Wednesday, June 13, 2007

Decaffeinated

Nick is sick. He's been achey and feverish since Monday night, waking up drenched in sweat and terrified at odd hours. He's in good spirits, but I know he's frustrated to be missing these last, "fun" days of school. His class is working on a poetry project: each kid writes some poems, edits them (with adult help), copies them neatly into a bound blank book, and illustrates them. I was the adult helper for an hour or so last week and these kids are really writing some great stuff, from the ode to snot by one somewhat mischievous kid, to the acrostic commemorating a lost friend, to the shape poem elongating the child's b-o-r-e-d-o-m with the SOLs (VA's standards of learning tests, for those who don't know). They worked with focus and enthusiasm even though they had a sub running the show and didn't really know me.

In fact, the last time I worked with these kids I was wrangling them backstage at their big dance event a few weeks ago, and I was not their favorite person then. One pair of boys was misbehaving over and over again, and I finally looked one in the eye and said,
"Do you know who I am?"
Nervous nod.
"I'm Nick's mom."
"I know."
"OK, so if you know that, I'm sure Nick has also told you that I'm not very nice. In fact, I'm kind of mean. So you want to do what I say, OK?"
Another, more energetic, still nervous nod. And, for what it's worth, good behavior for the next quarter hour or so.
Given that history, I was glad no one ran screaming away from me. In fact, they brought their poems to me gladly and accepted my corrections and comments gratefully. I felt bad when I had to make corrections--as if correct spelling were the most important thing about their work. (Truly, by the time they're in college, many of them will believe that, or a version of it.) I tried to praise the energy, the idea, the form, first, and then move on to how "tragedy"* is really spelled, or why "putteet" isn't the same as "petite." They nodded and went back to work, hunching over their desks intently.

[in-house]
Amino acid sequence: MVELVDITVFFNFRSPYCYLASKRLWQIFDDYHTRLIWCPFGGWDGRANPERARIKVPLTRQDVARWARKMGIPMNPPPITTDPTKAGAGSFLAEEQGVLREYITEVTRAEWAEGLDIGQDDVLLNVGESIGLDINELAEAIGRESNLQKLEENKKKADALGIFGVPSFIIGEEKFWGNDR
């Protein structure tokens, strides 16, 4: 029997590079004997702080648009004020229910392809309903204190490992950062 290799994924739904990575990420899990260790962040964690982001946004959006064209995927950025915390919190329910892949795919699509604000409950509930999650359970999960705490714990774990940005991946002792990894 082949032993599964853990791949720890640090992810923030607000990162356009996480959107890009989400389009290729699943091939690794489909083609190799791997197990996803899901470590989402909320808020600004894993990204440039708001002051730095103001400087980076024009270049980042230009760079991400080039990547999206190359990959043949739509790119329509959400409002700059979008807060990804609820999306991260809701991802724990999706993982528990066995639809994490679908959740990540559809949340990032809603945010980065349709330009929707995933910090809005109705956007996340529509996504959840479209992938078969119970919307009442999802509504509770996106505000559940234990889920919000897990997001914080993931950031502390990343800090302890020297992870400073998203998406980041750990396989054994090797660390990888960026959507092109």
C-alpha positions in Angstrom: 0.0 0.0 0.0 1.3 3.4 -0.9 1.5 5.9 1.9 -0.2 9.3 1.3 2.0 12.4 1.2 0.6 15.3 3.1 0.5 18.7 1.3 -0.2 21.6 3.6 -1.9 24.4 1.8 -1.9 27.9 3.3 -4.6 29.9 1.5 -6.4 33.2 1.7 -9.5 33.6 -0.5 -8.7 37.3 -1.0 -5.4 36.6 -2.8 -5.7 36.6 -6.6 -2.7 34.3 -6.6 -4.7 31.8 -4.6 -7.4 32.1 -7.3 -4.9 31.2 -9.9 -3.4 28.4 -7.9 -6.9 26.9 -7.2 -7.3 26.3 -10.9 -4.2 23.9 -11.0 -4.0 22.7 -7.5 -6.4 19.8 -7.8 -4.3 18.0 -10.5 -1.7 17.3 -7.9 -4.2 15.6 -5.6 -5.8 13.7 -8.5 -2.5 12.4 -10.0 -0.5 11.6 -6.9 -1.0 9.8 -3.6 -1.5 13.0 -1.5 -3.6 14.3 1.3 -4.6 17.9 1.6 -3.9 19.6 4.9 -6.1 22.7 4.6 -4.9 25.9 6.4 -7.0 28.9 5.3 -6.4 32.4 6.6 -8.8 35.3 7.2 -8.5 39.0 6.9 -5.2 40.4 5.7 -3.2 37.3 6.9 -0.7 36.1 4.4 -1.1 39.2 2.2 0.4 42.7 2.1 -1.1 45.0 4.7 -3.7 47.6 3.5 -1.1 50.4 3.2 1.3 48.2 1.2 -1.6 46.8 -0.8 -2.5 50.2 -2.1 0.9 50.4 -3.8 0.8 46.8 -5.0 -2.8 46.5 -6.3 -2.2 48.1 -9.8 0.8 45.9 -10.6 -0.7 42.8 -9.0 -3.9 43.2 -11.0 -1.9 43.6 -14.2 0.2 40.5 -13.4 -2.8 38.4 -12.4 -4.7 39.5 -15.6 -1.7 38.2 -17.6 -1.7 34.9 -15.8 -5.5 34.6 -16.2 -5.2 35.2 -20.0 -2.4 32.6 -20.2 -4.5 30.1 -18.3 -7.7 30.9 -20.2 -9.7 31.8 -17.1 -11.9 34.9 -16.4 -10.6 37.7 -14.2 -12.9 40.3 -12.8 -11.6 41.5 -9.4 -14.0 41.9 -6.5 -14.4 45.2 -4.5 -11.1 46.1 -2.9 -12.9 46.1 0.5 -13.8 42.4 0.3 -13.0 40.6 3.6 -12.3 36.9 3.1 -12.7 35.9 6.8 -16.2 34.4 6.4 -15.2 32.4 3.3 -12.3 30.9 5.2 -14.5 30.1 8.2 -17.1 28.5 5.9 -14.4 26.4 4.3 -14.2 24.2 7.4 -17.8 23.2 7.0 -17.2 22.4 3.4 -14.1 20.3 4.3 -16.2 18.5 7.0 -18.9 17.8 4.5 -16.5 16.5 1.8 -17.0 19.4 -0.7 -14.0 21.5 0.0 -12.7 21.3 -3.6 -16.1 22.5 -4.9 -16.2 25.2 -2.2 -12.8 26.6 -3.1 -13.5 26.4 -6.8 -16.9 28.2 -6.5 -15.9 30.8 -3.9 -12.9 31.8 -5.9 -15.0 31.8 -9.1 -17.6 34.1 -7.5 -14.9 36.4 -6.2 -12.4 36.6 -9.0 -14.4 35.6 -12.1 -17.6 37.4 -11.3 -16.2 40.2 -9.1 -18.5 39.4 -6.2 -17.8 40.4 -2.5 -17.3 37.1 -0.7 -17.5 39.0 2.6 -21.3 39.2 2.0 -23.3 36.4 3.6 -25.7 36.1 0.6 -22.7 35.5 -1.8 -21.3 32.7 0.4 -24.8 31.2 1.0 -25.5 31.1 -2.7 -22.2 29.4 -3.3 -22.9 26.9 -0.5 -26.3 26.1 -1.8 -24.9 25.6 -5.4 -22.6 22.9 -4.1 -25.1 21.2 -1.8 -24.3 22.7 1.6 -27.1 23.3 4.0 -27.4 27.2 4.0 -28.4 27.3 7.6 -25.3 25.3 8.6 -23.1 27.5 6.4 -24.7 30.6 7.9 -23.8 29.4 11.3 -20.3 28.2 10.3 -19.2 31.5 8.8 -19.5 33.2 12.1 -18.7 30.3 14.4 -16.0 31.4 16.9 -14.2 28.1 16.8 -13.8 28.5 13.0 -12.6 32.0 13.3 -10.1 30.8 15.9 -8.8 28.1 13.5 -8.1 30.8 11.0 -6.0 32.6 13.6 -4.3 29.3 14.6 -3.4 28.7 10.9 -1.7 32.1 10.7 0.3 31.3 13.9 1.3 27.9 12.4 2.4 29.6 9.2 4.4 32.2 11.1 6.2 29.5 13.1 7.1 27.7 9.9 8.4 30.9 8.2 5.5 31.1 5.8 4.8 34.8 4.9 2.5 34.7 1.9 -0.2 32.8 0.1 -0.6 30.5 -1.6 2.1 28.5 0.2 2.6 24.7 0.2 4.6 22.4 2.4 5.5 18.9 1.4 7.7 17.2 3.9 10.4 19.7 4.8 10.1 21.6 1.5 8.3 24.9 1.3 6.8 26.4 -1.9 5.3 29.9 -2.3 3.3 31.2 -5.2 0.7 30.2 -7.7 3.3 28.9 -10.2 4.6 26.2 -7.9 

So that's what Nick is missing this week, though I'm hoping he'll make it in tomorrow. The idea is that he'll take cupcakes in, in the time-honored tradition of celebrating summer birthdays before the end of the year.

Oh, and the title of this post? I'm doing all this--helping out in the classroom, staying home with a sick kid, planning to bake cupcakes--without caffeine. But more on that another time. This has gone on too long already.


*I believe this poem was about being buried by paperwork. It was one of my favorites.

[edited to add: Nick has liked this project so much--and, to be fair, is so bored at home--that he just asked me to go in and pick it up for him so he could work on it at home.]

2 comments:

LindaR said...

For a student to ask someone to go pick up his work when he is sick is among the highest compliments to a teacher I've ever heard of. How wonderful!

Linda

kate said...

Oh, I hope he feels better soon. That is frustrating that he's missing out on such a neat project.